Diogo Jota lost something when Liverpool won 6-1 against Leeds United on Monday, though what he retained and gained at Elland Road could prove to be far more important.
The most obvious thing he lost was the ball. A lot. The 26-year-old turned over possession (through mis-controls and unsuccessful touches) on five occasions when the rest of the team did so nine times between them. The 2-0 ‘home’ win over RB Leipzig in 2021 was Jota’s only previous match for the Reds in which he recorded more (seven).
His passing, on the whole, was similarly unsuccessful. Per FBRef, the match was only the Portuguese forward’s third for Liverpool in which he attempted at least 34 passes but failed to complete over a third of them.
In the opening 39 minutes, Jota was a shade worse, with only 13 of his 22 passes finding their intended target. But while it was great to welcome the Reds’ number 23 back for a late cameo, their number 20’s 23rd pass effectively settled the match.
It continued the strange pattern of Jota’s Liverpool career. When he scored at the Etihad in a 2-2 draw in April last year, his headline numbers for the club were 34 goals and three assists. The former Wolves man had created goals in some big games – namely in the 5-0 win at Manchester United and the aforementioned Leipzig victory – but clearly here was a player who thrived most on finding the net.
Until he didn’t. When Jota won possession, strode forward and played Mohamed Salah in for the second goal at Leeds, it was his 12th assist since he last scored; in that period, only Salah (with 15) had set up more goals, and most Liverpool players had accumulated far more minutes than the injury-hit Jota.
To create so many goals in 1,664 minutes of playing time is no mean feat. It isn’t what strikers stake their reputations upon, though, and Jota will have obviously been delighted to end his scoring drought with two goals in the second half.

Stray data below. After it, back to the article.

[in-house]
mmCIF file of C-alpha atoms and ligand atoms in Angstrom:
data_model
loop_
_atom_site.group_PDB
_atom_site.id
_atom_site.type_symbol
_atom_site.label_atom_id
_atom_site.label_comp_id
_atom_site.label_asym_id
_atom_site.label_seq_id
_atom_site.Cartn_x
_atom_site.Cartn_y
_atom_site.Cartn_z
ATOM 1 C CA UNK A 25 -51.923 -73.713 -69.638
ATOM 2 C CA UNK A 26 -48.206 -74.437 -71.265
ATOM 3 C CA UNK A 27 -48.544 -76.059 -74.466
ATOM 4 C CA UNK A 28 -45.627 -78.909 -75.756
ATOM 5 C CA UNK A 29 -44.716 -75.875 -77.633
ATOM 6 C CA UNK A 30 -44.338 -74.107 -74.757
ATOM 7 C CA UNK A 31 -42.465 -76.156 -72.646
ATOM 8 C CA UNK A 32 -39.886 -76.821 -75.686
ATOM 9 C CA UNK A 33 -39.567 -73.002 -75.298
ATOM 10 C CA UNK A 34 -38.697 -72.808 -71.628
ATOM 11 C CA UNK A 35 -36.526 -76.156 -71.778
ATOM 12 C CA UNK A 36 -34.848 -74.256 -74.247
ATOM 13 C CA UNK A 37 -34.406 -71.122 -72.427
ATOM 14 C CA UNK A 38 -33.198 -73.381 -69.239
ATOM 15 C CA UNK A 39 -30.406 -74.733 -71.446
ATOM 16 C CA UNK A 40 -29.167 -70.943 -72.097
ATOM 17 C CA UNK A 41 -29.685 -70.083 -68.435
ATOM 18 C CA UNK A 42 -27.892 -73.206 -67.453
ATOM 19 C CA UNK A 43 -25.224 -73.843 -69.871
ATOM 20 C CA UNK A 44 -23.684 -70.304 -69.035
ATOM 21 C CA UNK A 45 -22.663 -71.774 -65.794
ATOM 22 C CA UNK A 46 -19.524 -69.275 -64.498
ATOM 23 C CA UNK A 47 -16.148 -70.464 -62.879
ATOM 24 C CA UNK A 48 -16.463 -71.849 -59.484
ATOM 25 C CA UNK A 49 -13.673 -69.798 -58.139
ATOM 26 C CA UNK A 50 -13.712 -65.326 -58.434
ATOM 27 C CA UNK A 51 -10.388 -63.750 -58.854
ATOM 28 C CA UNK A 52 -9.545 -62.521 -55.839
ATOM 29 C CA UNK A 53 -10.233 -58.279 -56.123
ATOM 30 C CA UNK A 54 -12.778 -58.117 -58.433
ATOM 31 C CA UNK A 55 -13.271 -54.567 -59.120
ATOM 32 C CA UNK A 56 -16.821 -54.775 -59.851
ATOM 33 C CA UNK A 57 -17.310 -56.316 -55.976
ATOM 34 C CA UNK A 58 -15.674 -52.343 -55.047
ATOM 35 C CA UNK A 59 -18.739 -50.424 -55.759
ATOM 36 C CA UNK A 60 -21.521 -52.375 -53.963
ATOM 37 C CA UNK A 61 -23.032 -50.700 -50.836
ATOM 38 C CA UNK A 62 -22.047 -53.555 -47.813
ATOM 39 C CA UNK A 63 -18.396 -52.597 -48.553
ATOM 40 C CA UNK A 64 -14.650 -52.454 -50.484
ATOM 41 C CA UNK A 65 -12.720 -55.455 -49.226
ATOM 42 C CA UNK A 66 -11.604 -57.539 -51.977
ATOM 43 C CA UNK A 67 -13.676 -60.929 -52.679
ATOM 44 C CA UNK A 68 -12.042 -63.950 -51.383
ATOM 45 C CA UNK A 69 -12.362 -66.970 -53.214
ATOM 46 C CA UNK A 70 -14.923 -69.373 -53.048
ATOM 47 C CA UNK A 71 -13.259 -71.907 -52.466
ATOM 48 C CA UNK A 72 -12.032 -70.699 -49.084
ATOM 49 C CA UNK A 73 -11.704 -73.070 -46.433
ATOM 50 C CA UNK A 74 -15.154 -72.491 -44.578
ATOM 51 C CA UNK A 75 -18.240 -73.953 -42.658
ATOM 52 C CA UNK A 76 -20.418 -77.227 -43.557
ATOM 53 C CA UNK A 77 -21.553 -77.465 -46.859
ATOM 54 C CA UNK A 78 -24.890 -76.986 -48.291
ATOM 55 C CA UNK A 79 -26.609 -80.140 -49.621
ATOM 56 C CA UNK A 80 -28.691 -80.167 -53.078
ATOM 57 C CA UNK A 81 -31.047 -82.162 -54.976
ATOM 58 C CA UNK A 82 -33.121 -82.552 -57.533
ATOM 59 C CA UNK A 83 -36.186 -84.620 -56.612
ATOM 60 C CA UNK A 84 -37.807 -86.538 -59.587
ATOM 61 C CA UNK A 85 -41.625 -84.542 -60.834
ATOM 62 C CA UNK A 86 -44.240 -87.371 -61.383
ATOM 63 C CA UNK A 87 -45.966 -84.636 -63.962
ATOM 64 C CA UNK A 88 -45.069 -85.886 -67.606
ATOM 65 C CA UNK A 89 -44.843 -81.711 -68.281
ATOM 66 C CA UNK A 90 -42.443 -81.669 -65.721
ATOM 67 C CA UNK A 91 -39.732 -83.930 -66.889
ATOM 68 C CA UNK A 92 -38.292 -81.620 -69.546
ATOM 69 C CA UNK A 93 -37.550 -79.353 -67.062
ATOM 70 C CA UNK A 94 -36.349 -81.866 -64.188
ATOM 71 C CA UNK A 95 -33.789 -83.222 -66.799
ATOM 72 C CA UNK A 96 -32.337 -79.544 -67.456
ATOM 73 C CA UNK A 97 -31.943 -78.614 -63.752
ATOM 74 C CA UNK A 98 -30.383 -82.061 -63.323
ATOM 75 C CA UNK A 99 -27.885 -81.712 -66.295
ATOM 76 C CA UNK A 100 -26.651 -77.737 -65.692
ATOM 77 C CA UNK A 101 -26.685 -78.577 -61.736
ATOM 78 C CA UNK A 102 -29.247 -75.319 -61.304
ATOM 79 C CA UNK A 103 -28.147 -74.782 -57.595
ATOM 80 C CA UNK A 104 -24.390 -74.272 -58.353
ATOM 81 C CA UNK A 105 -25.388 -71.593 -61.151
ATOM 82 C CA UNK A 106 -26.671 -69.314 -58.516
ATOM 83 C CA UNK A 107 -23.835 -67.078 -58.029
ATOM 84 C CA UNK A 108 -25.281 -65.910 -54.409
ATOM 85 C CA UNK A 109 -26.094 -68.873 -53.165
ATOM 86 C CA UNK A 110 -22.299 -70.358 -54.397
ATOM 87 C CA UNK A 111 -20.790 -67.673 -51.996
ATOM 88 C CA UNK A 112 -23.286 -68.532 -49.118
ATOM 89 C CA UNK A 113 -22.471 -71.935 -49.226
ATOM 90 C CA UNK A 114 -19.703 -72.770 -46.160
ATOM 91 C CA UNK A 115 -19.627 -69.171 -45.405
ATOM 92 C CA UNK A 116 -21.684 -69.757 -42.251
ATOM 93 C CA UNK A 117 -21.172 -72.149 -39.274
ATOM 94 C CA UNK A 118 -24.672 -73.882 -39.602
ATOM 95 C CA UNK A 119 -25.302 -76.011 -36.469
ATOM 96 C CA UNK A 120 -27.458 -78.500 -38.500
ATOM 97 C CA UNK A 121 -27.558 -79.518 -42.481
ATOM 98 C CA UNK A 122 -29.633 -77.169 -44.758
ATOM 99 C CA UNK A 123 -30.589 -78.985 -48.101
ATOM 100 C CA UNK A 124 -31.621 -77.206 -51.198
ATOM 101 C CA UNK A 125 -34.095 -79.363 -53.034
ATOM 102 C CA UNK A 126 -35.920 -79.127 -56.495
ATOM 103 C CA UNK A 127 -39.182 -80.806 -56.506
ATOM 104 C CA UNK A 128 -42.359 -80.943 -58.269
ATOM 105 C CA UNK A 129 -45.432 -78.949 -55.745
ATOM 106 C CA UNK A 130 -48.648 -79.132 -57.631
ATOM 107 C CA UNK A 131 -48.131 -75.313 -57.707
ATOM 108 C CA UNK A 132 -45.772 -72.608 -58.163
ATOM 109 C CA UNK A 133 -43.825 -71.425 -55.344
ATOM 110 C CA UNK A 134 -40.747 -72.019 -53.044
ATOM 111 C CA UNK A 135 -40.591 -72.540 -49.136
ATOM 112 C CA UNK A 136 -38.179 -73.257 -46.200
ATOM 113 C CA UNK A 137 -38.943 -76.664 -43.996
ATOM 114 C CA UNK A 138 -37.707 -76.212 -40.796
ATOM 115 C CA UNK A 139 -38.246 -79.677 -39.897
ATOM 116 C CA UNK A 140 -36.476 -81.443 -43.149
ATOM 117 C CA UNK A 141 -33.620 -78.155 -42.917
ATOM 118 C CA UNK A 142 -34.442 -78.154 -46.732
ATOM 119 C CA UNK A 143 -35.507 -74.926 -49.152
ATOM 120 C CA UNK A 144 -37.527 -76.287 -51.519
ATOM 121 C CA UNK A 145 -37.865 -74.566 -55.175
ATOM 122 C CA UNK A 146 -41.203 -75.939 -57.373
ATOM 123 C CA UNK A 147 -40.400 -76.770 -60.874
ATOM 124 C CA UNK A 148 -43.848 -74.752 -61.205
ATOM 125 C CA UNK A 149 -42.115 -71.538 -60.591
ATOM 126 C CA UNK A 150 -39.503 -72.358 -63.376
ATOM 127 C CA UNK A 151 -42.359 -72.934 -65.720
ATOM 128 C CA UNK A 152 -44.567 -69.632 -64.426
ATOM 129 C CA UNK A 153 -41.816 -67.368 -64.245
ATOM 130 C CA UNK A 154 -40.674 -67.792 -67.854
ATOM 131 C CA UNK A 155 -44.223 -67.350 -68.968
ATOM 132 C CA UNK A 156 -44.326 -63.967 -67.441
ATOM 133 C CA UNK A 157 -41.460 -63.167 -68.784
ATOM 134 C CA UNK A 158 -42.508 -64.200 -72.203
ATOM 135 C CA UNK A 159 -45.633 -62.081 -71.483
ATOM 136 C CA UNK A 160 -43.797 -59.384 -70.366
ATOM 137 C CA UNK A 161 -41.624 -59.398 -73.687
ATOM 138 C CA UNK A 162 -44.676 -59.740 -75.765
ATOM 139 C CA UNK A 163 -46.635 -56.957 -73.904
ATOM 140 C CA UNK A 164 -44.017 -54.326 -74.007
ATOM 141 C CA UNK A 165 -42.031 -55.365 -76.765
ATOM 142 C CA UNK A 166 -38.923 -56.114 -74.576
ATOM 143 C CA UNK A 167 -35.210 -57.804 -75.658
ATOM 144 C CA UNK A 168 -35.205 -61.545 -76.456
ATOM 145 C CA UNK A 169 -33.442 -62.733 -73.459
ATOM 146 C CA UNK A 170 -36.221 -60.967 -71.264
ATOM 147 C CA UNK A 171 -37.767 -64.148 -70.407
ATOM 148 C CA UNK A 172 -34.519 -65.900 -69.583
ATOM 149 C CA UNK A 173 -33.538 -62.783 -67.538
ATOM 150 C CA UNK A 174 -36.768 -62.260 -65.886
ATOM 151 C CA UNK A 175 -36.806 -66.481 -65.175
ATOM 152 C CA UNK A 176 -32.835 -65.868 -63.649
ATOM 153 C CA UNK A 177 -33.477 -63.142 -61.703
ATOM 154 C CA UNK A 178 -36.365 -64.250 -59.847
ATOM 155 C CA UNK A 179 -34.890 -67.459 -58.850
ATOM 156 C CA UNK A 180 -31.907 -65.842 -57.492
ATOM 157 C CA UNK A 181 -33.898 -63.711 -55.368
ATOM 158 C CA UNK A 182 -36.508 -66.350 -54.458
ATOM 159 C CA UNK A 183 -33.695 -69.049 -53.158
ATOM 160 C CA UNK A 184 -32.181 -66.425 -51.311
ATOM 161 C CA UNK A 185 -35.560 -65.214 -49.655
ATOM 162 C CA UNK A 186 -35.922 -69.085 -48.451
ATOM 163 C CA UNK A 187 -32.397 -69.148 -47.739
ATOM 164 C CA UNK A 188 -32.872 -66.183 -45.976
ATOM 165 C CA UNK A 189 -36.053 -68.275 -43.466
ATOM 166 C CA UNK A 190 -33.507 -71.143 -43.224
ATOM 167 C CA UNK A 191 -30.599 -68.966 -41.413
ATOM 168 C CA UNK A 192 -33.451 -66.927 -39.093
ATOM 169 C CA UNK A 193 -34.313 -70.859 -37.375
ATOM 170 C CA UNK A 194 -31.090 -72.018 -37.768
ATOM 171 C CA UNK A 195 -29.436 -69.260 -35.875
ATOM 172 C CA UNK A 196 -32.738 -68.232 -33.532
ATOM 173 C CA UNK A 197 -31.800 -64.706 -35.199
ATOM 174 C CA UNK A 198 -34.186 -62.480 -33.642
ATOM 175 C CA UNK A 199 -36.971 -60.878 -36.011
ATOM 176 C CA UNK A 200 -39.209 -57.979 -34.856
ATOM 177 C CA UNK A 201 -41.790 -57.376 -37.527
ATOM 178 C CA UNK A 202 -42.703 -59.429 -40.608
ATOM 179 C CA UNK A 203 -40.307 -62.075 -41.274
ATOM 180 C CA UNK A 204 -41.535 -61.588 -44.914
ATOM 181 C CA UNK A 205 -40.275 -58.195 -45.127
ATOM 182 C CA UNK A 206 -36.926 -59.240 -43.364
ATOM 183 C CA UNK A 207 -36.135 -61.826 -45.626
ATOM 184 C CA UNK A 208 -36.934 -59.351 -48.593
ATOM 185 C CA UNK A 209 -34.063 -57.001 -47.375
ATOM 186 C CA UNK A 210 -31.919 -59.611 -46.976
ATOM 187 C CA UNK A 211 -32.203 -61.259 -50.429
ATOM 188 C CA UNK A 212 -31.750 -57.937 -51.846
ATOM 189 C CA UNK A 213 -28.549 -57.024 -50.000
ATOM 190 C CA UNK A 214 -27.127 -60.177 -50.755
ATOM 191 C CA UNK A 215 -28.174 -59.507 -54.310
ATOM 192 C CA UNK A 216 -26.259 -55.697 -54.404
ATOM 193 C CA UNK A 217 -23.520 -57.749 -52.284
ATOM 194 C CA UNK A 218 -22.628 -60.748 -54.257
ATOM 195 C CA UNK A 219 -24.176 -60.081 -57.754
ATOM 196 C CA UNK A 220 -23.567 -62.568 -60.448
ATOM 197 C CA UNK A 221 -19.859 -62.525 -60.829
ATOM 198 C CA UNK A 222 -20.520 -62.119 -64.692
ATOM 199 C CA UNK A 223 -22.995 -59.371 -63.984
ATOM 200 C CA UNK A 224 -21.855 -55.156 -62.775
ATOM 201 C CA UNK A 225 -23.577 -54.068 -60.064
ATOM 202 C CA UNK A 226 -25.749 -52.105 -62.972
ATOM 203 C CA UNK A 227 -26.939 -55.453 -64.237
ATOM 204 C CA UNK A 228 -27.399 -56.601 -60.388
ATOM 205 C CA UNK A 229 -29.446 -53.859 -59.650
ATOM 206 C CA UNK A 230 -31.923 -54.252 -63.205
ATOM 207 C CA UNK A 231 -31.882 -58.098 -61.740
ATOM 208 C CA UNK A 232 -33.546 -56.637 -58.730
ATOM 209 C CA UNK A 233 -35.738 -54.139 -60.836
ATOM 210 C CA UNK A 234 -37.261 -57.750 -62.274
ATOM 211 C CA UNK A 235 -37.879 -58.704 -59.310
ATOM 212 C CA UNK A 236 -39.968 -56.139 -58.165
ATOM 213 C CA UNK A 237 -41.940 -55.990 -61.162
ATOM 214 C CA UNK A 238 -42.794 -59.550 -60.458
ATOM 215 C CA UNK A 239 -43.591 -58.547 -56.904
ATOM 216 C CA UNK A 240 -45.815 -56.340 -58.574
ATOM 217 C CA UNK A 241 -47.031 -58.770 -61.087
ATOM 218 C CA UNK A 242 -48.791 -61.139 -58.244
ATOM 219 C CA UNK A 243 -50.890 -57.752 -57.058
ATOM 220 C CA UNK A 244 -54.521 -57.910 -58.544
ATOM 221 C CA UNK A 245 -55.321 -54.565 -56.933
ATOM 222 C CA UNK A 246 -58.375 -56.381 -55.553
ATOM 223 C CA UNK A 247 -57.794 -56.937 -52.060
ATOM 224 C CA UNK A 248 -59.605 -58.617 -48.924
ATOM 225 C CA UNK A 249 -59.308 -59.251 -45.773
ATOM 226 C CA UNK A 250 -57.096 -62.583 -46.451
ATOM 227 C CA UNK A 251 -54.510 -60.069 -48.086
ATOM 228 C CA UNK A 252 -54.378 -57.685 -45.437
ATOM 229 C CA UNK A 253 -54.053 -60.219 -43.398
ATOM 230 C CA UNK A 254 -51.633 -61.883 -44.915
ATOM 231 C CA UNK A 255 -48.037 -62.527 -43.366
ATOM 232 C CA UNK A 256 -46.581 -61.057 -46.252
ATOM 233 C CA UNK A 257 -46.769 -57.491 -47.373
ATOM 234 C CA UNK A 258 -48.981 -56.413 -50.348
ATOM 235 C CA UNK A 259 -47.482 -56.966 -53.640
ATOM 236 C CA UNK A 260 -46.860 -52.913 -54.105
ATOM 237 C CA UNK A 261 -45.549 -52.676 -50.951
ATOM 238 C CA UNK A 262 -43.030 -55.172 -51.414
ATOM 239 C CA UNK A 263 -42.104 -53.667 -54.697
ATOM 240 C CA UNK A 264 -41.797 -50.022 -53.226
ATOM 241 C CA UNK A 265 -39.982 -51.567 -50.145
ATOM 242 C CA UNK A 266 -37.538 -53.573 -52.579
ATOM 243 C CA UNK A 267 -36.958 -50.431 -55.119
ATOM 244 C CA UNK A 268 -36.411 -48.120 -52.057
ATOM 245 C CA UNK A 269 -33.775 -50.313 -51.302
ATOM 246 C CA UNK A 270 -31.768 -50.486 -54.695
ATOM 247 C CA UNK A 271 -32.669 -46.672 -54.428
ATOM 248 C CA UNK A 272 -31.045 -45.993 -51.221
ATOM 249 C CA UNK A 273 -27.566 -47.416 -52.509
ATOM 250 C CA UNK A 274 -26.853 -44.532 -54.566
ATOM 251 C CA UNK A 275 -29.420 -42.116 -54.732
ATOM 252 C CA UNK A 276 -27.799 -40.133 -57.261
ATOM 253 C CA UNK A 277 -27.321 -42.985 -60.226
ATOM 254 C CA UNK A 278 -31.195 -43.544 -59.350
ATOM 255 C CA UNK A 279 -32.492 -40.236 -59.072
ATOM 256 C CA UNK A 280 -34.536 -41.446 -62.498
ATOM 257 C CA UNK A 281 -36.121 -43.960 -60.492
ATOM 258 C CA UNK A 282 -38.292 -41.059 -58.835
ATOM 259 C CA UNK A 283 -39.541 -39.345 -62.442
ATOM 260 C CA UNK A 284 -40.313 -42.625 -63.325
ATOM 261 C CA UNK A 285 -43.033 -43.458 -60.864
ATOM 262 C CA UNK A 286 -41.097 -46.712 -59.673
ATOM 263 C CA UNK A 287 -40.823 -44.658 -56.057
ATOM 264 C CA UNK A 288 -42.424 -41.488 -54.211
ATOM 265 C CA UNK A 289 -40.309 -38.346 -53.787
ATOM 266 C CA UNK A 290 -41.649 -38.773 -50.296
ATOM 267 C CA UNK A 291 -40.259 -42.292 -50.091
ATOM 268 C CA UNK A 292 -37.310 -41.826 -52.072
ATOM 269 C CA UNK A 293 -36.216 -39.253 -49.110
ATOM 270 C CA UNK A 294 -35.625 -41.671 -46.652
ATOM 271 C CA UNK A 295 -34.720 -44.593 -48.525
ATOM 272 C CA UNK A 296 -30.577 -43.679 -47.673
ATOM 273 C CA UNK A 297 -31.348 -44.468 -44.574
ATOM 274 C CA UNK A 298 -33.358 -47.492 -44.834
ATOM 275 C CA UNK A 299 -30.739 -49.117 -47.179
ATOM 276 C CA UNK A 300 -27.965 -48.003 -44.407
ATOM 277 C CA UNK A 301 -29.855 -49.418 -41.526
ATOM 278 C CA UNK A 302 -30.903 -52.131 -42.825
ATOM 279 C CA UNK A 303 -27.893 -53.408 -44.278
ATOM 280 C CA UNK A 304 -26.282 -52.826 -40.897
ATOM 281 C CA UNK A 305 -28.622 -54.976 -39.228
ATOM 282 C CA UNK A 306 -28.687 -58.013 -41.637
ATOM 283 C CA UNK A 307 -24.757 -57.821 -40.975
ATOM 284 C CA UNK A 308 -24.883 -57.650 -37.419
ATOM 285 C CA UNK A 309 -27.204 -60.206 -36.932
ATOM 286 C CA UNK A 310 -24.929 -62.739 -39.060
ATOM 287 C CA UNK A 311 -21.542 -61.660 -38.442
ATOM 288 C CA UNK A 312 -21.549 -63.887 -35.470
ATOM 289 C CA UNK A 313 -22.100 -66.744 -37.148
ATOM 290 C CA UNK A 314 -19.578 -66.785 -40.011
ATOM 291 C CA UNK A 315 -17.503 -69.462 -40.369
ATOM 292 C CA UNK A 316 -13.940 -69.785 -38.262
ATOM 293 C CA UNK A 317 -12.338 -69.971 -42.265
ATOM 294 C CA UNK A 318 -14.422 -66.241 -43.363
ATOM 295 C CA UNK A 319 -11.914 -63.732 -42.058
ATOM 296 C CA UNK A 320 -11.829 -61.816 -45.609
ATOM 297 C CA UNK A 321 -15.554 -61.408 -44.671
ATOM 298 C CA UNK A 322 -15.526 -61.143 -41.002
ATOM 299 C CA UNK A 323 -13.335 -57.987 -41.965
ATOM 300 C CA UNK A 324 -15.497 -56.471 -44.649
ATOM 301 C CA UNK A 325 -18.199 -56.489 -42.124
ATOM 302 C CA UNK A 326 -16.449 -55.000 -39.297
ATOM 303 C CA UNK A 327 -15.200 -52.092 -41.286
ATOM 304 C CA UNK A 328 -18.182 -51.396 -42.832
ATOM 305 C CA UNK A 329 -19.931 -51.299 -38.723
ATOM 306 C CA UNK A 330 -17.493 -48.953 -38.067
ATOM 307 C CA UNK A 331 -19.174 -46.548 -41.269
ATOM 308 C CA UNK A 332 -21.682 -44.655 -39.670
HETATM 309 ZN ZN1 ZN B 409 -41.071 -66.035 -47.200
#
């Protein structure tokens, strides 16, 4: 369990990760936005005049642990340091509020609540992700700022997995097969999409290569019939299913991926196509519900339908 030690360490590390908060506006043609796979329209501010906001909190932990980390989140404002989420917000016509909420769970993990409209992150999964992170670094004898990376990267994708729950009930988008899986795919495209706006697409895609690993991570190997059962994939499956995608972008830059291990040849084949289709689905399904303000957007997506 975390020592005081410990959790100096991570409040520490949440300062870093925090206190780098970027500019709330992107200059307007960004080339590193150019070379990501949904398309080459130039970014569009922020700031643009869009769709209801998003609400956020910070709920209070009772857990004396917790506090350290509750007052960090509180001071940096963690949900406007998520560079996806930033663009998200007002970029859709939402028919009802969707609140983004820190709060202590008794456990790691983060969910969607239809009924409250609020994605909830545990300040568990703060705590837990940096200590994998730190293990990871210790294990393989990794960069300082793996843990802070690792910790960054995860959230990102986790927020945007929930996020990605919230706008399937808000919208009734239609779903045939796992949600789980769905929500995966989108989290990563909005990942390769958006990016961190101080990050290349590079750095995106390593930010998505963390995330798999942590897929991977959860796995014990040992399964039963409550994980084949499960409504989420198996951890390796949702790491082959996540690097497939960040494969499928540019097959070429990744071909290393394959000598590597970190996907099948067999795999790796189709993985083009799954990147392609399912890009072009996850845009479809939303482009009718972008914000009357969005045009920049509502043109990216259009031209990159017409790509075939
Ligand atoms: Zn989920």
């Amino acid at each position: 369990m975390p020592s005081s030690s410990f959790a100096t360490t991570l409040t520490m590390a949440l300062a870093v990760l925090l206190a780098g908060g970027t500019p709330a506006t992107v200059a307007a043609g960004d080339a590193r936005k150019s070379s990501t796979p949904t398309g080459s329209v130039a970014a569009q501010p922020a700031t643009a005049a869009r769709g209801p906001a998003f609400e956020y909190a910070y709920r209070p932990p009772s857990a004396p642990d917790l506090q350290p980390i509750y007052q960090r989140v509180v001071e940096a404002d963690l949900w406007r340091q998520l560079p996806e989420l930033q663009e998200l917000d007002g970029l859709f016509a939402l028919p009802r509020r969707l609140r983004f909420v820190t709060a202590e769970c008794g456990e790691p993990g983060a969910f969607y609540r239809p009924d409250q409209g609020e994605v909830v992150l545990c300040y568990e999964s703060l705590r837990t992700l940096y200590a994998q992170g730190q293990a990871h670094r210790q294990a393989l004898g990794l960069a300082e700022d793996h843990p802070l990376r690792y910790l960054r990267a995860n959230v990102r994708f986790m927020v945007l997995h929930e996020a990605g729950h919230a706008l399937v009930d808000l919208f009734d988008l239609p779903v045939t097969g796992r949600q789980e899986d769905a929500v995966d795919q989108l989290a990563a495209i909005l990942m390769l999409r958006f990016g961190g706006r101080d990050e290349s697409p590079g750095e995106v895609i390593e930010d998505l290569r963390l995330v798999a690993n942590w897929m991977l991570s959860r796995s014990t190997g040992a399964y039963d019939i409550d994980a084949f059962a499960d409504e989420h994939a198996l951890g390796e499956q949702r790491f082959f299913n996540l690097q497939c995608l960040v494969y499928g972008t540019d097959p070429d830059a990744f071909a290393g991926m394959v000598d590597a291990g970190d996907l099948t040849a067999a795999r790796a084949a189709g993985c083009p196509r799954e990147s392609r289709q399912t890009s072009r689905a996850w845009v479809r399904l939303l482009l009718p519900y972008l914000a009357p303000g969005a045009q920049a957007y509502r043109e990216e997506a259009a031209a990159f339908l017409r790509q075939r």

And this brings us to the less apparent thing he lost in Yorkshire on Monday, something Jota certainly won’t miss. The Portuguese international was fourth in the standings for Premier League goals scored exclusively from inside the penalty area. Granted, it’s a niche piece of trivia rather than something to add to your LinkedIn page, but it’s one which hints at a lethal predator, comfortable when presented with the best openings of all.
Chance quality clearly played a part at Leeds too though. Curtis Jones’ sublime through ball presented Jota with an opportunity valued at 0.33 expected goals by Understat, the most valuable chance Jota has had outside the box in the Premier League. Perhaps it always needed something of that nature for him to break his long-range duck (though facing the goalkeeper who has statistically been the second worst in Europe’s big five leagues in 2022/23 won’t have harmed his chances).
Like the cliché of the London bus, Jota scored again 21 minutes after ending a year-long barren spell, and again it was from further than 18 yards out. While the result was already secure, in truth, his goals meant he has netted in 34 Premier League games and retained an unbeaten record in those matches, the fourth-biggest total of anyone. Yes, it’s another largely meaningless statistical bauble but if you can’t be good (as Jota’s performance at Leeds emphatically was not for 40 minutes) then be lucky.
What he gained could be vital. Analytics has decreed that firing at goal from outside the box is a bad idea, and the decreasing average shot distances seen season-on-season are evidence enough of that. But while patiently trying to craft the highest value chance you can is certainly not the worst strategy, Liverpool could benefit from scoring more often from outside the box.
After all, they scored more goals inside the penalty area than Manchester City in the league last season, but the eventual champions bagged more in total by being far more lethal from long-range. Prior to Monday, the Reds had netted just four times from outside the box this term, and while the quartet includes Salah’s wonderful winner against City, it was hardly an effort from distance in the conventional sense.
When speaking to Sky Sports last August, Jota made an interesting point about his ambidexterity when finishing chances: “With the right, I am more powerful. But I am more accurate with the left,” he said. The two off-target efforts he offered at Elland Road with his weaker foot might disagree with the latter part of that quote, but if he can harness the power in his right peg more often then he could plug a gap that currently exists in Liverpool’s attack.